South African Sydney Brenner was awarded the Nobel Prize in Physiology or Medicine in 2002. His joint discovery of messenger RNA, and, in more recent years, his development of gene cloning, sequencing and manipulation techniques along with his work for the Human Genome Project have led to his standing as a pioneer in the field of genetics and molecular biology.
The acridine experiments went on, and they made various interesting predictions. So just to give you an example, you could start with a mutant which you arbitrarily labelled 'plus', then all the suppressors of it would be ones that would be minuses. So when you add a plus and a minus you come back to zero again. Now, I have to say that this concept of a frame or a phase – we called it phase-shift, it turned to be frame-shift later on – was so foreign to people in genetics that we had endless problems trying to explain this work to people, right? And so just going on with this… so now… now you can go… you can start with a suppresser, and it must be symmetrical. So if you start with a minus suppresser, then its suppressors must be plus. And so you then can create arrays of, as they were called, uncles and aunts, cousins, brothers, sisters, and you can see how they relate and you can map them and you can do this. It soon… it became very clear to us very quickly that we could use this to determine the size of the code. All we had to ask is how many of these could we put together and so come back to the normal phase, because you see according to this, two pluses would be a minus if it was a triplet phase. And so the question was: how do you do this experiment uniquely? And the experiment had to be done uniquely in the following way. You make doubles... you make doubles by brute force. So we take, say, three mutants, A, B, C, in a row, and we make a combination A and B. And A and B is mutant, and we make the combination B and C, and B plus C is mutant. Now, we cross those phages together, there is no way a normal phage can be produced, because they both share B. But of course you get wild-type functional phage come out, and that must be the triple: A, B, C. So we showed we could actually construct a triple, and therefore the triple showed that the code was phase three. Now, this I think is the kind of apotheosis of a genetic analysis, because you have to consider what you're doing here. You're taking these viruses and you are just mixing them together and you're simply recording plus, minus. And from this pattern it seems mad that you could deduce the actual triplet nature of the genetic code. But that's just simply the logic of how the information is transferred, that it is a non-overlapping code of these, and of course awoke us, well at least awoke me, to the idea that topology could, you could do these things at the kind of topological level. And so let me just say that to the geneticist this was very hard to stomach. You could take a mutant – you could a set of mutants and you can show first, you could add them in certain pairs, they were still mutant. Other pairs, you just restored the function. Furthermore, you could take these, pair them in many ways, they were still mutant, but if you put three together they came back to normal. And if you did four, five, they were still mutant, then we went as far as six to make it normal, and then after that it got a bit boring. And formally what we showed, and there were some things there, formally what we showed that the code is a multiple of three. It's 3n bases, where n is likely to be 1. And that was deduced completely by this experiment.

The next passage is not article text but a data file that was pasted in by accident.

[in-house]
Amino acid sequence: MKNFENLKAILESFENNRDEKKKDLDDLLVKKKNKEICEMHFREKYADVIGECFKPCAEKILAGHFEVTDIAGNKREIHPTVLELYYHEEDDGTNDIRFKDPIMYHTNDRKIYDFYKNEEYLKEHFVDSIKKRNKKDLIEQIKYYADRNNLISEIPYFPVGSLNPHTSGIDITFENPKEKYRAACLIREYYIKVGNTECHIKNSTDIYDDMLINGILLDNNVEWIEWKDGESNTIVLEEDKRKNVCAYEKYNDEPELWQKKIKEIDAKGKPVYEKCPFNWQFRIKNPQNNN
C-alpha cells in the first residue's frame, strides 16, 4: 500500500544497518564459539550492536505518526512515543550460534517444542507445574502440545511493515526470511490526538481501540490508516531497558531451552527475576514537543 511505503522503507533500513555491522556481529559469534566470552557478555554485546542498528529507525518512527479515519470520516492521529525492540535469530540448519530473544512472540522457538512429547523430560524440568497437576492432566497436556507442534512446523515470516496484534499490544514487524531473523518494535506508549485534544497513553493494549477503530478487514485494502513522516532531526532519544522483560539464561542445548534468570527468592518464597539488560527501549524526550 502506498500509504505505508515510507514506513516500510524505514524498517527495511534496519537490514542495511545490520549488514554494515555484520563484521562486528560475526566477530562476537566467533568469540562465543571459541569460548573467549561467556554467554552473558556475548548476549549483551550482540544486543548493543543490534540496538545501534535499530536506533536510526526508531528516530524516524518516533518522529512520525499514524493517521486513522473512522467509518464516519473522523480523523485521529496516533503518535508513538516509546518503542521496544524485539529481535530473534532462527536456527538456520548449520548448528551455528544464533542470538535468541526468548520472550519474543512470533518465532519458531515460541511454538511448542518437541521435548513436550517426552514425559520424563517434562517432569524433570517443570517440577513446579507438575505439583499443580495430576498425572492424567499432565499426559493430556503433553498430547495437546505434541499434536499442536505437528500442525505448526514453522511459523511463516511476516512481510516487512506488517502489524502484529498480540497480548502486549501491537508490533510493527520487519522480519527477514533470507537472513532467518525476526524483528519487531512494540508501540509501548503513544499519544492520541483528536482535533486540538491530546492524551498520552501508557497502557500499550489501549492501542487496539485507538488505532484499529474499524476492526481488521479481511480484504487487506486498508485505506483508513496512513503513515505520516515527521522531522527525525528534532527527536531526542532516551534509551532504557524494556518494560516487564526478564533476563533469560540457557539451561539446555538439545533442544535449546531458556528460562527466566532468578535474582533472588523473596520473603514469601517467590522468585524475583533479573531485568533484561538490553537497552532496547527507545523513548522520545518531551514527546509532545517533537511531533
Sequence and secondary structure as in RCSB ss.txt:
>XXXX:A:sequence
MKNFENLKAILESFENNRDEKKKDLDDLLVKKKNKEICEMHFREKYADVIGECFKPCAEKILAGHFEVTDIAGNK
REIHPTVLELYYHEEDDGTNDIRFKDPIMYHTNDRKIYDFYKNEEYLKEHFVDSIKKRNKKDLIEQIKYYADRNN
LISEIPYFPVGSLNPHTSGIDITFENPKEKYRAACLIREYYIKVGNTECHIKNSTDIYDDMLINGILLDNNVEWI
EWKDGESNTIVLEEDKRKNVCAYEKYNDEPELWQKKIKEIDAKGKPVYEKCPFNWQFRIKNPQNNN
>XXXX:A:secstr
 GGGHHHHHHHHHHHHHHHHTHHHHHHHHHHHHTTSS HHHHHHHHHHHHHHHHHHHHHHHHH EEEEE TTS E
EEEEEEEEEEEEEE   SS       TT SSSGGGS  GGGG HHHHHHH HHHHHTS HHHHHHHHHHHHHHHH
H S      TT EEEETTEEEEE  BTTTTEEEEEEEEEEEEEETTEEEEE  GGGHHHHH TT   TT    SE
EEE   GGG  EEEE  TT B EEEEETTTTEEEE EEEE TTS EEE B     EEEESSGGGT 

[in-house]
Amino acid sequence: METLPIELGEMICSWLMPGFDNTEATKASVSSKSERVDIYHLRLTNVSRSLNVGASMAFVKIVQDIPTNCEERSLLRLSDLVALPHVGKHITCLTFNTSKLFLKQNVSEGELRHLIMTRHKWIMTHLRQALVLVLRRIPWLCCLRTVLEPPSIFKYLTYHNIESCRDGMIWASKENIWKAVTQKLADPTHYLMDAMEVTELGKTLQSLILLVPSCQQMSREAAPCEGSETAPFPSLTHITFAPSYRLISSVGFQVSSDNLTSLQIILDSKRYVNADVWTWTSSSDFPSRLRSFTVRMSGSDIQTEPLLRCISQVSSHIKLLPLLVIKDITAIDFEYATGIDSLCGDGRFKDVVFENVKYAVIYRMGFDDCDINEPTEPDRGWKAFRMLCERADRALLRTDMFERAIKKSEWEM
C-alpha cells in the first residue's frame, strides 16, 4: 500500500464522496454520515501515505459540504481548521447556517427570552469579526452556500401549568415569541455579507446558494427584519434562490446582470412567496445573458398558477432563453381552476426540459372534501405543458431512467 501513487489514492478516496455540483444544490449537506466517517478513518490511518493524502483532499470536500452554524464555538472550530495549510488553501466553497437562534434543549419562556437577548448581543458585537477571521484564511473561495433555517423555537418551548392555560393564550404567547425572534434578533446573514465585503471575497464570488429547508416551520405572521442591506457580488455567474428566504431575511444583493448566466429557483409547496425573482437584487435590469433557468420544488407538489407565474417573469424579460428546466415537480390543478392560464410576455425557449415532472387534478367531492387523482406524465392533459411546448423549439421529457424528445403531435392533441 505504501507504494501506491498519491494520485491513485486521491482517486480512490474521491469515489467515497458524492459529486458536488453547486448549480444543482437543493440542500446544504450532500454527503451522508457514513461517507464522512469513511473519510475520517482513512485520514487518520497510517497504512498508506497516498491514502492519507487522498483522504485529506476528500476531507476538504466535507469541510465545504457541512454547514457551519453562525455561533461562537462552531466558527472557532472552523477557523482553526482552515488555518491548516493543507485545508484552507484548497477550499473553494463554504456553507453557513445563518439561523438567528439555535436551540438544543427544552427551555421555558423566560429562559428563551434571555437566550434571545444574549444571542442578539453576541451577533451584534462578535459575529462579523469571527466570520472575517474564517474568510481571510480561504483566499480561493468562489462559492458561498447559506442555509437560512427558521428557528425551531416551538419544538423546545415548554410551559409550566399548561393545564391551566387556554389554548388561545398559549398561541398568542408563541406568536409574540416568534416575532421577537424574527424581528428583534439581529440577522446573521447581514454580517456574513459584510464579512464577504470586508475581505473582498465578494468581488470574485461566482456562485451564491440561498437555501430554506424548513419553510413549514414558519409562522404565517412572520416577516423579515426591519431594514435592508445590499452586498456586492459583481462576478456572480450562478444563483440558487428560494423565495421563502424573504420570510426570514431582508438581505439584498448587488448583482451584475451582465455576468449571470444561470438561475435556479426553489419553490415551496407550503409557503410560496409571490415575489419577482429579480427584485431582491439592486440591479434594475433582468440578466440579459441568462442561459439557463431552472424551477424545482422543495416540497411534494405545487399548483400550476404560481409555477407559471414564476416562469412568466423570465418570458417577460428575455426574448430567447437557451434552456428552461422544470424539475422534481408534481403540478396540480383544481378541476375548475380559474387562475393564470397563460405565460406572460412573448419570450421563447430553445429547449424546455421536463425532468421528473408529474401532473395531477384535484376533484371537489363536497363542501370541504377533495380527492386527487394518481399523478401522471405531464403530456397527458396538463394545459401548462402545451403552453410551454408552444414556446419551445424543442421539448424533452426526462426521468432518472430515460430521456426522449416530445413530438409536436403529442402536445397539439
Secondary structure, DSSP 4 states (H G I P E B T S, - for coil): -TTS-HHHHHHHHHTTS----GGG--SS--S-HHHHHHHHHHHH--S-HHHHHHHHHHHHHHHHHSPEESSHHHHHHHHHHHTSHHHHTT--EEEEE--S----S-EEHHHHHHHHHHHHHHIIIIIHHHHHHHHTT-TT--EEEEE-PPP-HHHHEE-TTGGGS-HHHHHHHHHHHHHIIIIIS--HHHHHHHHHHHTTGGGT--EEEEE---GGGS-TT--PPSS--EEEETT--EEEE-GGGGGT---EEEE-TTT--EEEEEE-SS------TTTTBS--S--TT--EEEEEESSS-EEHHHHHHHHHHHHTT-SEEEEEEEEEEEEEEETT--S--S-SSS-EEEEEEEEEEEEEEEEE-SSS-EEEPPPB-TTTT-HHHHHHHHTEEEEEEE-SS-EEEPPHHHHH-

Title: Using frame-shift to determine the size of the genetic code
Lewis Wolpert is Professor of Biology as Applied to Medicine in the Department of Anatomy and Developmental Biology of University College, London. His research interests are in the mechanisms involved in the development of the embryo. He was originally trained as a civil engineer in South Africa but changed to research in cell biology at King's College, London in 1955. He was made a Fellow of the Royal Society in 1980 and awarded the CBE in 1990. He was made a Fellow of the Royal Society of Literature in 1999. He has presented science on both radio and TV and for five years was Chairman of the Committee for the Public Understanding of Science.